The Topic of This Month Vol.21 No.2(No.240)
Adenoviruses comprise 49 serotypes classified into six groups, from A to F, based on their biological characteristics, tumorigenicity, and DNA homology. Adenovirus infection provokes a variety of clinical symptoms. Upper respiratory tract inflammation, keratoconjunctivitis and gastroenteritis are the three major symptoms, but the symptoms provoked differ from one group to another. Group A has a high tumorigenicity, which differentiates it from the other groups, and its detection has seldom been reported by the Infectious Agent Surveillance under the National Epidemiological Surveillance of Infectious Diseases (NESID). Groups B and E are detected mainly from cases of upper respiratory tract inflammation and keratoconjunctivitis, group C from those of upper respiratory tract inflammation, group D from those of keratoconjunctivitis, and group F from those of gastroenteritis. The following is a summary of the recent trend of adenoviruses isolated by cultivation or detected by other methods (hereafter referred to as detected) by prefectural and municipal public health institutes (PHIs).
The serotypes of adenoviruses detected during 1991-1999 are shown by year in Table 1 (for the information before 1990, see IASR, Vol. 16, No. 5). During the five years from 1995 through 1999, the reports of detection totaled at 10,010 (as of January 26, 2000). They include 17 serotypes of 1 to 41, type 34/35, an intermediate between types 34 and 35, and type 40/41, indistinguishable between types 40 and 41 with a commercial ELISA kit. Most frequently detected were viruses of type 3, followed by types 2, 1, 7, 5, 19, 8, 6, 40/41, 4, 37, and 11 in this order. The other types were seldom detected. The number of reports of type 3 detection in 1998 (1,421) exceeds that in 1987 (932) which was the largest of those before 1997. Adenovirus type 4, causing epidemic keratoconjunctivitis (EKC) and pharyngoconjunctival fever (PCF), was in the increase during 1991-1992 but since 1993 has rarely been detected. Type 31, which rarely used to be reported, was detected from cases of gastroenteritis and so was type 35 from cases of hemorrhagic cystitis (see IASR, Vol. 18, No. 2 and Vol. 19, No.2).
Adenoviruses are detected mostly from nasopharyngeal specimens of cases of upper respiratory tract inflammation, eye swabs of those of keratoconjunctivitis, and stool specimens of those of gastroenteritis, reflecting the main symptoms emerged (see IASR, Vol. 15, No. 5). If the frequencies of detection from the three different specimens were to be compared in the yearly reports of detection during 1995-1999 (Table 1), it will be obvious that groups B and C were detected mainly from nasopharyngeal specimens, group D mostly from eye swabs, and group F all from stool specimens. An exception is type 11 of group B, which is an etiological agent of hemorrhagic cystitis, often detected from urine samples, and rarely detected from such specimens as listed in the table.
The trend of monthly detection of representative serotypes by group is shown in Fig. 1. Detection of type 3 of group B, being an agent of PCF, increased largely forming a peak in July 1998. Type 7 of group B, re-emerging in Japan in 1995 (see IASR, Vol. 17, No. 5 & Vol. 18, No. 4), raised the attention of medical field as its detection increased during 1996-1998 accompanying serious cases and even fatal pneumonia ones (see IASR, Vol. 19, No. 7). Its detection, however, decreased in 1999. Furthermore, detection of type 7 formed peaks during June and July of 1997 and 1998, when it was frequent. Types 1, 2 and 5 of group C are detected constantly every year, but do not show any distinct seasonal trend; neither does group D. However, detection of group D increased widely from summer toward autumn. Types 8 and 37 were frequently isolated during 1995-the first half of 1996, and so were type 19 during the second half of 1996-1998. It can be seen that the serotypes of adenoviruses causing keratoconjunctivitis have changed since July 1996. Detection of group F increased during November and December of 1997 and 1999, when it was slightly more frequent.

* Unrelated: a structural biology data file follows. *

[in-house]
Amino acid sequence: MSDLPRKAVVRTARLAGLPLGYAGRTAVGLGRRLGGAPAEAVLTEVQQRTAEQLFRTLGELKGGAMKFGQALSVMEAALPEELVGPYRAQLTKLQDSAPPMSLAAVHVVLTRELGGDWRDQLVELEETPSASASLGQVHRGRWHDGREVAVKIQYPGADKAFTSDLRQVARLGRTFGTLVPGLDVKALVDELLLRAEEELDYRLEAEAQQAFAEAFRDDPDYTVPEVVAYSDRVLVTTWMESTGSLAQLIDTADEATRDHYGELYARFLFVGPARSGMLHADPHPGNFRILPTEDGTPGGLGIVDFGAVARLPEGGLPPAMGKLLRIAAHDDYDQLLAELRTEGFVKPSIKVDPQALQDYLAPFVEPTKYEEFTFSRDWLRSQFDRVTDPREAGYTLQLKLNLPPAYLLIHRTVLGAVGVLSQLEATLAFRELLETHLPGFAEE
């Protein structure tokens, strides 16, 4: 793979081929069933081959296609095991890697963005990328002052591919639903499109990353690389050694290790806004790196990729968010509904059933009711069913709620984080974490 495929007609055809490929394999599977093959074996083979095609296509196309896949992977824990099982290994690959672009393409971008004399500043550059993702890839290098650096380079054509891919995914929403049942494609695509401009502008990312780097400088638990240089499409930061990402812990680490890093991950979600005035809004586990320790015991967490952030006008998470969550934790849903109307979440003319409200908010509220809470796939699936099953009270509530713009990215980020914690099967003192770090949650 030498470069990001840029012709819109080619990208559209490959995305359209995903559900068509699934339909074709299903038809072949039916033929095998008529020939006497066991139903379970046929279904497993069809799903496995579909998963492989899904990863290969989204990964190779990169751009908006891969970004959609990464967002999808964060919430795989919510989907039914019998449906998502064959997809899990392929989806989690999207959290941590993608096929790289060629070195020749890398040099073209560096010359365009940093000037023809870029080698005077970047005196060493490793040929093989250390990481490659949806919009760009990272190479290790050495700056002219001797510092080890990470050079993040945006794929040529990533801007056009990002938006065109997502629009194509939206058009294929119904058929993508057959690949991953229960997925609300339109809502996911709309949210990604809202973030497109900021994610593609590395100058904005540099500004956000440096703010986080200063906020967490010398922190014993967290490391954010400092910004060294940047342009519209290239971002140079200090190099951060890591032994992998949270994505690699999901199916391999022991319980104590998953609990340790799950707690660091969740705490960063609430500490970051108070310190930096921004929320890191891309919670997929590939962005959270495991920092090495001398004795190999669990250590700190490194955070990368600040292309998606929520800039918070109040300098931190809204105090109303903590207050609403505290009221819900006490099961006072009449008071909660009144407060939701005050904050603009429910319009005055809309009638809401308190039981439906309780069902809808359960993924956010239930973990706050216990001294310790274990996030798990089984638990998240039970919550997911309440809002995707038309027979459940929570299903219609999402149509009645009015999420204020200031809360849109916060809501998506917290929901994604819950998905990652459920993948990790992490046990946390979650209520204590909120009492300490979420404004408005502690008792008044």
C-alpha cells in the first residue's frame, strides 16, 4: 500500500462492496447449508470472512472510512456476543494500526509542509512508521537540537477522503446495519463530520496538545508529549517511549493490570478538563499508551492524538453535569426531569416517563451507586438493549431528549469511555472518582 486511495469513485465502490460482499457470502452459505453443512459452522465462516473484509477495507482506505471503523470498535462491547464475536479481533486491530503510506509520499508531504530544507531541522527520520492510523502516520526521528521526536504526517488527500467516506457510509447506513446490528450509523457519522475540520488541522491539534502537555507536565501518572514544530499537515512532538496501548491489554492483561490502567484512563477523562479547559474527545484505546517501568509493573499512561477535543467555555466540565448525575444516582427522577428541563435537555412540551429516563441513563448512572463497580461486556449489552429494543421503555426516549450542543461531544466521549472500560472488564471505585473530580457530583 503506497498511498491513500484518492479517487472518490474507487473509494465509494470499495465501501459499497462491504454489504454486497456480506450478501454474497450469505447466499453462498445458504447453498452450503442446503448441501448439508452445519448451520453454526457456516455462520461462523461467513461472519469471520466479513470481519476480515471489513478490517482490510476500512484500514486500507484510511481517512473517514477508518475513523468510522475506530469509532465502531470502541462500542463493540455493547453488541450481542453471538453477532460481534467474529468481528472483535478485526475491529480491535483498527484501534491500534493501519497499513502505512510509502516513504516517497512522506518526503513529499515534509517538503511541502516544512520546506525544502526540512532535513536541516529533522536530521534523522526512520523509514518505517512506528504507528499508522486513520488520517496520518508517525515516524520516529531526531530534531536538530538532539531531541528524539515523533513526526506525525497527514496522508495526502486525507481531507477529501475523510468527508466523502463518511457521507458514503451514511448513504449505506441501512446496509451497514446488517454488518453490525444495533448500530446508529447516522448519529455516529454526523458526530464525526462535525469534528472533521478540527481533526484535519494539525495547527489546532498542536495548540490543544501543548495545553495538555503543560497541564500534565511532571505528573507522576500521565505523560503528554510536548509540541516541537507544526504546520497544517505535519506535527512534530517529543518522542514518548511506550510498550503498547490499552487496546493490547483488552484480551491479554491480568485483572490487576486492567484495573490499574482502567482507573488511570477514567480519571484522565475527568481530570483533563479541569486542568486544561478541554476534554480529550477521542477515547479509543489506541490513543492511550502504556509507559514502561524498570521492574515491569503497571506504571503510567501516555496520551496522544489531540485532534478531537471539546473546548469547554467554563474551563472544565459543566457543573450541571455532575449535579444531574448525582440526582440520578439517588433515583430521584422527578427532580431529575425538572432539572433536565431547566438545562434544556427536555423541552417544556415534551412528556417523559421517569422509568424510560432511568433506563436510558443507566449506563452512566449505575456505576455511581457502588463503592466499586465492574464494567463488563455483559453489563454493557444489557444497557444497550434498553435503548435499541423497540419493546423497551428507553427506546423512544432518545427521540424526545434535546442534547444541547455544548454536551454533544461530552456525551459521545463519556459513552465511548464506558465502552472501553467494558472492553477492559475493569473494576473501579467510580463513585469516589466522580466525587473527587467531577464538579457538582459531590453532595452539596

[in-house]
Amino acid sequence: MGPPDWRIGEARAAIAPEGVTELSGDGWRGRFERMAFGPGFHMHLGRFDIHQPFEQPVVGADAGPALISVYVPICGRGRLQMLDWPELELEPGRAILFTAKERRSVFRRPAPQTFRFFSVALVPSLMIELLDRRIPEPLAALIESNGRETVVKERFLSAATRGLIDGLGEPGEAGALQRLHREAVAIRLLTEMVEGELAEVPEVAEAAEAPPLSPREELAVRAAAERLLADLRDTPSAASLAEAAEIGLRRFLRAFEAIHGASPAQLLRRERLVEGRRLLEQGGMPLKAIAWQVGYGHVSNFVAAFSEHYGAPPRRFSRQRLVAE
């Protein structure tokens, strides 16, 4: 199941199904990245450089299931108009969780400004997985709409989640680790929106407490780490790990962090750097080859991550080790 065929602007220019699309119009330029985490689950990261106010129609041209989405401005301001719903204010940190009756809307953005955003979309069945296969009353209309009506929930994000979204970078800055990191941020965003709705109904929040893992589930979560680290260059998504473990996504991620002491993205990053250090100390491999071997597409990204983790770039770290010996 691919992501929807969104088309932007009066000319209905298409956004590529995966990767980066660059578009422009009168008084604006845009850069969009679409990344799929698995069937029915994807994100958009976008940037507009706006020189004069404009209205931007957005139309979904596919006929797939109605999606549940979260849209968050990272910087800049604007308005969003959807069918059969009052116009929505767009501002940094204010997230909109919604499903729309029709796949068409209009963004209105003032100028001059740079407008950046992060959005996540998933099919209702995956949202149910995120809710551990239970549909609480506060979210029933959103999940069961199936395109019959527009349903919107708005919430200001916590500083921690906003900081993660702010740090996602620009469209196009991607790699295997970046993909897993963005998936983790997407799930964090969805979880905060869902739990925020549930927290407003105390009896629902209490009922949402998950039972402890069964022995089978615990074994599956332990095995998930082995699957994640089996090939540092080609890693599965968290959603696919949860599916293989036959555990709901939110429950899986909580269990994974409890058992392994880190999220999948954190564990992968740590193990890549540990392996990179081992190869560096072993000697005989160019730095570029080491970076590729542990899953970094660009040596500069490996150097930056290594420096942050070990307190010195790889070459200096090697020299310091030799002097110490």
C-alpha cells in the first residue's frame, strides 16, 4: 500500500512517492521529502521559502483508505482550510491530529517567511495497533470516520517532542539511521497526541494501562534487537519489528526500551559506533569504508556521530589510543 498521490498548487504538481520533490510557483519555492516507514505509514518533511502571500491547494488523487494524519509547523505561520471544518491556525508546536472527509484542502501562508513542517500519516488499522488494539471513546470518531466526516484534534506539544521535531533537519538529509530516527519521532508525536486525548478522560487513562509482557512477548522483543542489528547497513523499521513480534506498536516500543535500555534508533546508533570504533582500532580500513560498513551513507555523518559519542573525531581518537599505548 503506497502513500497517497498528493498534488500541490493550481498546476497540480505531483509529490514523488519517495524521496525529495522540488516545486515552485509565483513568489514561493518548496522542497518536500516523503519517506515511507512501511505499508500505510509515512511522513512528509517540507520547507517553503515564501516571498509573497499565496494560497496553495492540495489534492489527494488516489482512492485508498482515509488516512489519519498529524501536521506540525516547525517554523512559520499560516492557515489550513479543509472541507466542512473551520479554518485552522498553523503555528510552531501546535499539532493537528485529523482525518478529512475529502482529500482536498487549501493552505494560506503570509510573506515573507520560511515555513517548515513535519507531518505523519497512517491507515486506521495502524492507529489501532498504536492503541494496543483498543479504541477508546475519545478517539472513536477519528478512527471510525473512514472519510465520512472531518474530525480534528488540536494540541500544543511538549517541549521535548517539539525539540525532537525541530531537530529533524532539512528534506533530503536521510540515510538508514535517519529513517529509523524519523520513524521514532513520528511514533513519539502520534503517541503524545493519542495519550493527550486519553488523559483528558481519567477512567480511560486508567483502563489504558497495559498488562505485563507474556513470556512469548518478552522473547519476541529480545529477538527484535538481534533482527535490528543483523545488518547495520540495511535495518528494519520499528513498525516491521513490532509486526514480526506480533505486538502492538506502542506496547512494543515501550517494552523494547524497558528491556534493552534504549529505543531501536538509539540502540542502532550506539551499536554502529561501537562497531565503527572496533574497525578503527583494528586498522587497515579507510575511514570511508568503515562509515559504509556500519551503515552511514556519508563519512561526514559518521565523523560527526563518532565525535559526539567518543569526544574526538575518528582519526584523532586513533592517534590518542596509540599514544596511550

The trend of PCF cases per sentinel for pediatric disease clinic (including reports from sentinel eye disease clinics until the 13th week of 1999) and that of EKC cases per sentinel eye disease clinic reported during 1995-1999 are shown in Fig. 2. The incidence of PCF shows a peak increase in summer of every year (see IASR, Vol. 16, No. 5 for 1990-1994), which is linked with the trend of detection of group B during the last 5 years shown in Fig. 1. In 1998, cases increased, probably reflecting the epidemics of type 3 infection from the above-described data of agent detection. Cases of EKC occur all year round, forming a wide peak in the third quarter of the year, and shift in a pattern similar to that of detection of group D as seen in Fig. 1.
Of the main symptoms of adenovirus infection, upper respiratory tract inflammation and gastroenteritis are seen mainly among children, and keratoconjunctivitis among adults (see IASR, Vol. 15, No. 5 & Vol. 16, No. 5). Figure three shows the age distribution patterns of cases from which the representative types of four major groups, viz. type 3 of group B, type 2 of group C, type 19 of group D, and type 40/41 of group F, were detected during 1995-1999. Types 3, 2, and 40/41 were detected from children with peaks at the ages of 4, 1, and 0, respectively, while type 19 was detected mostly from adults. Type 3 was also detected frequently from adult conjunctivitis cases, forming another small peak at the age of 30s.